And we need to know as much as possible about each other. I’m a big believer – and maybe this is just my background, because I was all over the world when I was so young – but I’m a big believer in trying to see problems and challenges through other people’s eyes, not through mine. I think as we look through our own eyes, it becomes – they are filtered in certain ways, and so I work hard and try to listen, learn – what I call listen, learn and lead. But listening to challenges from people all over the world, certainly that’s been one of my goals here in my many visits, and engages with you and your leadership.
So that really is just one thought. And then the other thought I’ll just make a few comments about. The recent strategic review, which occurred over the course of the last three months, and I applaud both the review, the debate, the extent of it, the depth of it, because I don’t know if it’s the biggest single decision that President Obama will make as an American president in his first term, but it certainly will be one of the top two or three that he makes. And so, that we took this long, and deliberated and debated, and very carefully reviewed our assumptions and what the outcome was, is fitting, first of all.
Secondly, I think if you look at him, both in his speech at West Point and as importantly, his speech at Oslo, the combination of those two speeches says an awful lot about him as our president, and how he feels and looks at the world right now, as well as – and he’s made many speeches, but another one that I think is equally significant was his Cairo speech. And it’s, again, leading in a very, very complex time.
So we gave this review the extensive time and effort and intellect that it deserved, first of all. Secondly, there was great, great fanfare, great discussion, great focus on the number of troops, period. I just wanted to assure you that there was a lot more that went into it than the number of troops. If I were to use an example that I think all of us might understand, I would look at the needs right now in South Waziristan, after the operations, far exceed what the military is normally trained to do.
The needs in Afghanistan, as we look at the strategy, far exceed what the military can do, and said for a significant period of time, that we can add all the troops in the world, but if we don’t get the governance piece working, if we don’t get the corruption under control, if we don’t get jobs created for the everyday Afghan citizen, then the number of troops won’t make a difference.
So we spent a lot of time on that, and you I’m sure heard the main goal is to get at the al-Qaida leadership, the safe havens that are principally here in Pakistan, but in the border area, and ensure that Afghanistan does not turn into a country where that could occur again. And we do this with exquisite intelligence on their planning, exquisite intelligence on their intent, and understanding what their resources are, and an al-Qaida that is not what it was a few years ago, but an al-Qaida that is still extremely lethal.
And the other thing that I have certainly seen in this region, in particular, since I have made my visits here to Pakistan, has been the amalgamation and collaboration, the cooperation, coordination, of the many terrorist groups that operate in this part of the world. And I don’t care if that’s al-Qaida, the Afghan Taliban, the TTP, the LET, JUD, JEM, you name it. They’re all working more closely together than they were a couple years ago. I do not, certainly, claim that they are great friends, but they are collaborating in ways that quite frankly, scare me quite a bit.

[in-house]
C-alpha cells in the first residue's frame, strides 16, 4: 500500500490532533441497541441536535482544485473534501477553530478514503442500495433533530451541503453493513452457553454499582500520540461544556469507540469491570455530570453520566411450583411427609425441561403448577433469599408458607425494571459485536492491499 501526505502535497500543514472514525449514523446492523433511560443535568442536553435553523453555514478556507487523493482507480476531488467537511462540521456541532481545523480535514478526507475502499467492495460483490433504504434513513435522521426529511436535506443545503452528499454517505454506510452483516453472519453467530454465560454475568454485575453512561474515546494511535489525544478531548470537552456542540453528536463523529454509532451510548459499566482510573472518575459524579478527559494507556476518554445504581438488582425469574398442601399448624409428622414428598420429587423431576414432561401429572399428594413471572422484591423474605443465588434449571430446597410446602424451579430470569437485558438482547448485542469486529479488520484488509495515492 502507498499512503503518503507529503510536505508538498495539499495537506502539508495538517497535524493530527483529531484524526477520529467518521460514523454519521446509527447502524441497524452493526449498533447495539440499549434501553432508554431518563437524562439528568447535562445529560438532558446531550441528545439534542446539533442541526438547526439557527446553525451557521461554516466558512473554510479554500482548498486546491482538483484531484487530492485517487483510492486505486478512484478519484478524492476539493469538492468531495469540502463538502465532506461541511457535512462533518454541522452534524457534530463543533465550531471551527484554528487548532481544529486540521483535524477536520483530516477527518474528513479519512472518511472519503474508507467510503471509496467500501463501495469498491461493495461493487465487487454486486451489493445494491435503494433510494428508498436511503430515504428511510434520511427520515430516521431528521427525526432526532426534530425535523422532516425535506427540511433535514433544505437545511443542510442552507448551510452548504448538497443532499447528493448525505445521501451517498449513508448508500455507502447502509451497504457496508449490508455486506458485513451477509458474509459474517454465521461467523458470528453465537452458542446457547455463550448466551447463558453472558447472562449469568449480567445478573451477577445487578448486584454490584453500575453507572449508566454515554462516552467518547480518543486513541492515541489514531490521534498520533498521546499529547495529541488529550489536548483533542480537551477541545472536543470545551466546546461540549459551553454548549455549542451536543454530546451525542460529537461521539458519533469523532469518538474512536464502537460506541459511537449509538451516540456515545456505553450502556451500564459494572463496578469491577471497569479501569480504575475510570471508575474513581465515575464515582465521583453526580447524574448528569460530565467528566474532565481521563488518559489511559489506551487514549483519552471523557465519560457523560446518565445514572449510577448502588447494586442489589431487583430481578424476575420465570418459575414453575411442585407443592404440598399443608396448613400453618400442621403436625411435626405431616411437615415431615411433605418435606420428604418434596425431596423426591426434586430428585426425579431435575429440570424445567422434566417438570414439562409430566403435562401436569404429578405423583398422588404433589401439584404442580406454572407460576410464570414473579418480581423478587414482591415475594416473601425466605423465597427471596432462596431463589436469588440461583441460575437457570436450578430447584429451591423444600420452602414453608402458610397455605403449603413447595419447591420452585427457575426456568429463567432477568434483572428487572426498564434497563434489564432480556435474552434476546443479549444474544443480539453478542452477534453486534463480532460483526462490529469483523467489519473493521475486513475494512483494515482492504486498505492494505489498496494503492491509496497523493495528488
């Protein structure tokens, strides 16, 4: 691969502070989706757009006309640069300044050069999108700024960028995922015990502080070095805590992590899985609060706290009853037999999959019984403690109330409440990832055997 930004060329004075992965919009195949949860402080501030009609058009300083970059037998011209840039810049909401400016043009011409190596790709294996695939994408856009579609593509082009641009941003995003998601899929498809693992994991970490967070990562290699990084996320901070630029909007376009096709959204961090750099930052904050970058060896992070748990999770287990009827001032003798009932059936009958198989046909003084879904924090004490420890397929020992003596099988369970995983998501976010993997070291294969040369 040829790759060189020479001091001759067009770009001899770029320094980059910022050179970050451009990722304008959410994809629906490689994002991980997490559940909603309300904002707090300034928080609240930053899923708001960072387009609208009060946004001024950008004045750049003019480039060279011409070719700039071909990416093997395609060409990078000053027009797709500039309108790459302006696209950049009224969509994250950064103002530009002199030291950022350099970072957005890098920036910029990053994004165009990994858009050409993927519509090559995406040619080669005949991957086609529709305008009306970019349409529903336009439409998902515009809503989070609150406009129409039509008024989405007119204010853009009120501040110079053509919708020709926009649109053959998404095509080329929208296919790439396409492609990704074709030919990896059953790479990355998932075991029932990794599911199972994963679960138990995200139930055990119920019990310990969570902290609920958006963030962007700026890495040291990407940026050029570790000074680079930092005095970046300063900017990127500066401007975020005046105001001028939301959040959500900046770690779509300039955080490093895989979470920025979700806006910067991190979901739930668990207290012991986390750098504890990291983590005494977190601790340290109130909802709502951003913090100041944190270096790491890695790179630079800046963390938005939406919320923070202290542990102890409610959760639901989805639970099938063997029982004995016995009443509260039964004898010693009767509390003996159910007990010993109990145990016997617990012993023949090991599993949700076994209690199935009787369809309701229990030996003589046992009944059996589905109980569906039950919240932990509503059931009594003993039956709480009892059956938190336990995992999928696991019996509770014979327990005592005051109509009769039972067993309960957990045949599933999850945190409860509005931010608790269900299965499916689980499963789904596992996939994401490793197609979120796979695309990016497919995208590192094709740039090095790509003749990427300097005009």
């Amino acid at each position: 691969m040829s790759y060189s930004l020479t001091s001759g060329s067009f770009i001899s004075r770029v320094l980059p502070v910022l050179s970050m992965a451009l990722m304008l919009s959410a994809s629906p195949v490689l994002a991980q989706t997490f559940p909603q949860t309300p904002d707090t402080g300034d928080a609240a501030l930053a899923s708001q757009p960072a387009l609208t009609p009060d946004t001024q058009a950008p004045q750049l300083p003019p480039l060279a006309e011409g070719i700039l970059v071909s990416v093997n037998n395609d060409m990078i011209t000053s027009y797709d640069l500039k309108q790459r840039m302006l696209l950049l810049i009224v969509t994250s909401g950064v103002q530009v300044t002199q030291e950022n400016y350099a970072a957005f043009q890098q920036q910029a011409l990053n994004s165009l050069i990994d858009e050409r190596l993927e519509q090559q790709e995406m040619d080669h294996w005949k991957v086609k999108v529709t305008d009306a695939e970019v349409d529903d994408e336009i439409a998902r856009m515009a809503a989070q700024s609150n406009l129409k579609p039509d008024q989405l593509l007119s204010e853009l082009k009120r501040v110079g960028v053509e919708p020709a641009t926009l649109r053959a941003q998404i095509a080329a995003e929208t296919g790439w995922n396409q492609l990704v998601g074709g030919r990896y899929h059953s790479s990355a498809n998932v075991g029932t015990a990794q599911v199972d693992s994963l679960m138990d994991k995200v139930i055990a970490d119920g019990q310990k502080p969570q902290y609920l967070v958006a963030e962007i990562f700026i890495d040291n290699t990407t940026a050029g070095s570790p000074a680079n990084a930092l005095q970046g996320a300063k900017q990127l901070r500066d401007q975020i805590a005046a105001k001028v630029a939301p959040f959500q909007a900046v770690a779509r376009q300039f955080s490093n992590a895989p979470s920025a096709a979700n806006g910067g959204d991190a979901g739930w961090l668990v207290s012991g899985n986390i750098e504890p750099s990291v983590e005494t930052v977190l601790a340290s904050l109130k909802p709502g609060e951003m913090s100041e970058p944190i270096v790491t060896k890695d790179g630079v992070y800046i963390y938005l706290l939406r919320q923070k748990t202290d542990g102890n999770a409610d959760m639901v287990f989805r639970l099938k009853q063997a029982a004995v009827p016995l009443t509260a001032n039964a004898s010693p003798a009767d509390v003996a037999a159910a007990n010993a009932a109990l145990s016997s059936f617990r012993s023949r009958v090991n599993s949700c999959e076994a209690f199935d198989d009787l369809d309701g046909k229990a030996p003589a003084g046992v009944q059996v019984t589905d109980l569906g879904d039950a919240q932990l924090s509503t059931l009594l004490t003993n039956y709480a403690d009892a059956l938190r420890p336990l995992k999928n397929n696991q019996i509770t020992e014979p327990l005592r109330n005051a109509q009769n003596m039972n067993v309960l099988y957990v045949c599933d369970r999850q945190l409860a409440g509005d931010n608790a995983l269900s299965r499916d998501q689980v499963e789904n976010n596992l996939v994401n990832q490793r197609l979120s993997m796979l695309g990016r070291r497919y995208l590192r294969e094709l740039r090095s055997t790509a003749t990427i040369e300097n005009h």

So there was visibly a great deal of focus on the number of troops, and I can certainly talk to that. And I’ve discussed this with Gen. Kayani well ahead of time, also specifically ahead of time, what the strategy was, what was going to happen, and I do share with him an awful lot of what we’re doing. And I am reminded, for all of us, that nobody likes surprises, and that we all ought to be thinking about, how do we make sure our friends aren’t surprised, whether it’s individually, or militarily, or two countries?
So again, there was a great deal of focus on Afghanistan, and because of the challenges that we have there that are different than the challenges here, obviously, in your country. But I want to assure you that the time we spent, we spent an extraordinary amount of time trying to make sure our strategy for Pakistan was right as well. We didn’t just assume that; we understand the criticality of the relationship, the value of the relationship, and quite frankly, the need to have an enduring relationship that is one both of us can depend on, because of the criticality of the region.
So there was an awful lot of effort that was put into that as well, and it will exceed just the relationship between our militaries, because it’s an important one in our government. I was, on the one hand taken aback. On the other hand, I understood the hue and cry, certainly, the public discussion, both in the press, as well as some of the public pronouncements with respect to the Kerry-Lugar-Berman bill. And one of its great strengths, as far as I’m concerned wasn’t the amount of money, which is a lot of money; it was the fact that it was 5 years and it wasn’t 1 year.
And that really signals, from my government, not just the president or not just the head, not just me – it signaled a long-term commitment, which was a very important part of that. But I also –a gain, I understand, based on some of the specifics, why there was some objection to that. I also understand that public admonition doesn’t work. It doesn’t work – actually, to me, it doesn’t work individually as a leader in your unit or in your command. We’ve all been taught if you praise in public, then you admonish in private. And it doesn’t work nationally or internationally as well.